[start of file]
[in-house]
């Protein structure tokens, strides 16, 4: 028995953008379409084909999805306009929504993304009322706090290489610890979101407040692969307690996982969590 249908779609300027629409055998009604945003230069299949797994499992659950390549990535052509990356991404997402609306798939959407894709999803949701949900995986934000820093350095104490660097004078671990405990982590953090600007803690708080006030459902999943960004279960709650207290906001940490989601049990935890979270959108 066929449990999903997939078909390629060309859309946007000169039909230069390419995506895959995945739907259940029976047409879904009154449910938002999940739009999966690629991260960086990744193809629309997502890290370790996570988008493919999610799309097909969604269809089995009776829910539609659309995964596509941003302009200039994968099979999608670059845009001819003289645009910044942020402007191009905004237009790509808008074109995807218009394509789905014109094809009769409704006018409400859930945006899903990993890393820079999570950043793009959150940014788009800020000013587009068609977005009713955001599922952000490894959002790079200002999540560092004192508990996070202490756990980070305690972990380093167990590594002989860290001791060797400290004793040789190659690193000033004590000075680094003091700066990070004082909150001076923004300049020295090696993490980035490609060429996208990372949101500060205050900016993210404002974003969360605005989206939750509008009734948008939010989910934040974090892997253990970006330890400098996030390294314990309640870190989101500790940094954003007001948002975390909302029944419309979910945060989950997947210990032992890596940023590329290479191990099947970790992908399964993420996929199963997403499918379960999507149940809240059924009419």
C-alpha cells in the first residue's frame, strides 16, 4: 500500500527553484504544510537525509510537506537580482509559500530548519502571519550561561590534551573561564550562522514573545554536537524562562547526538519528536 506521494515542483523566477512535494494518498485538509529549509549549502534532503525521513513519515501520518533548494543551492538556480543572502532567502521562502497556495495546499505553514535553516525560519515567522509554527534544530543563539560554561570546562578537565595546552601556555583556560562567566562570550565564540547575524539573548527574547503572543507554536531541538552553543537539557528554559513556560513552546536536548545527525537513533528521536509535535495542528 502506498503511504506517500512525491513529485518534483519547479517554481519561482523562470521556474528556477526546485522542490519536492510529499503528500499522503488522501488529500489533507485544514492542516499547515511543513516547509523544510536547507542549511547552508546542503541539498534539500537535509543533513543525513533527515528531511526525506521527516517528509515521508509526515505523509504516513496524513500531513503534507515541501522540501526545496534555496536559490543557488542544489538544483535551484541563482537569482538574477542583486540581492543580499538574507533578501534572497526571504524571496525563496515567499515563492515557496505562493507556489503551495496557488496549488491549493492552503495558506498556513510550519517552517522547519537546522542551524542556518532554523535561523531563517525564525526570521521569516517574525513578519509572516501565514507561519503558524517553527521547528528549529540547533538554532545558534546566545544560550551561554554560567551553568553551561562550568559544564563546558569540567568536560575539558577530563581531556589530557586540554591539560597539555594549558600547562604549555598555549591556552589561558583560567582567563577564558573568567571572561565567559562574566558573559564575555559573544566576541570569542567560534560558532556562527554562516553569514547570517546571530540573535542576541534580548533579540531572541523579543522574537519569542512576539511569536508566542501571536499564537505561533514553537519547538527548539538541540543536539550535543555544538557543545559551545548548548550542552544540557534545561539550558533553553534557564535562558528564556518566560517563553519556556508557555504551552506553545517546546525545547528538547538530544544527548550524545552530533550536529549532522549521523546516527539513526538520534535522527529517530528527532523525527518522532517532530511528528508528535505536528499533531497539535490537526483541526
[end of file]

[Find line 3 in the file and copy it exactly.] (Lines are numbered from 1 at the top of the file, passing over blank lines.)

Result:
C-alpha cells in the first residue's frame, strides 16, 4: 500500500527553484504544510537525509510537506537580482509559500530548519502571519550561561590534551573561564550562522514573545554536537524562562547526538519528536 506521494515542483523566477512535494494518498485538509529549509549549502534532503525521513513519515501520518533548494543551492538556480543572502532567502521562502497556495495546499505553514535553516525560519515567522509554527534544530543563539560554561570546562578537565595546552601556555583556560562567566562570550565564540547575524539573548527574547503572543507554536531541538552553543537539557528554559513556560513552546536536548545527525537513533528521536509535535495542528 502506498503511504506517500512525491513529485518534483519547479517554481519561482523562470521556474528556477526546485522542490519536492510529499503528500499522503488522501488529500489533507485544514492542516499547515511543513516547509523544510536547507542549511547552508546542503541539498534539500537535509543533513543525513533527515528531511526525506521527516517528509515521508509526515505523509504516513496524513500531513503534507515541501522540501526545496534555496536559490543557488542544489538544483535551484541563482537569482538574477542583486540581492543580499538574507533578501534572497526571504524571496525563496515567499515563492515557496505562493507556489503551495496557488496549488491549493492552503495558506498556513510550519517552517522547519537546522542551524542556518532554523535561523531563517525564525526570521521569516517574525513578519509572516501565514507561519503558524517553527521547528528549529540547533538554532545558534546566545544560550551561554554560567551553568553551561562550568559544564563546558569540567568536560575539558577530563581531556589530557586540554591539560597539555594549558600547562604549555598555549591556552589561558583560567582567563577564558573568567571572561565567559562574566558573559564575555559573544566576541570569542567560534560558532556562527554562516553569514547570517546571530540573535542576541534580548533579540531572541523579543522574537519569542512576539511569536508566542501571536499564537505561533514553537519547538527548539538541540543536539550535543555544538557543545559551545548548548550542552544540557534545561539550558533553553534557564535562558528564556518566560517563553519556556508557555504551552506553545517546546525545547528538547538530544544527548550524545552530533550536529549532522549521523546516527539513526538520534535522527529517530528527532523525527518522532517532530511528528508528535505536528499533531497539535490537526483541526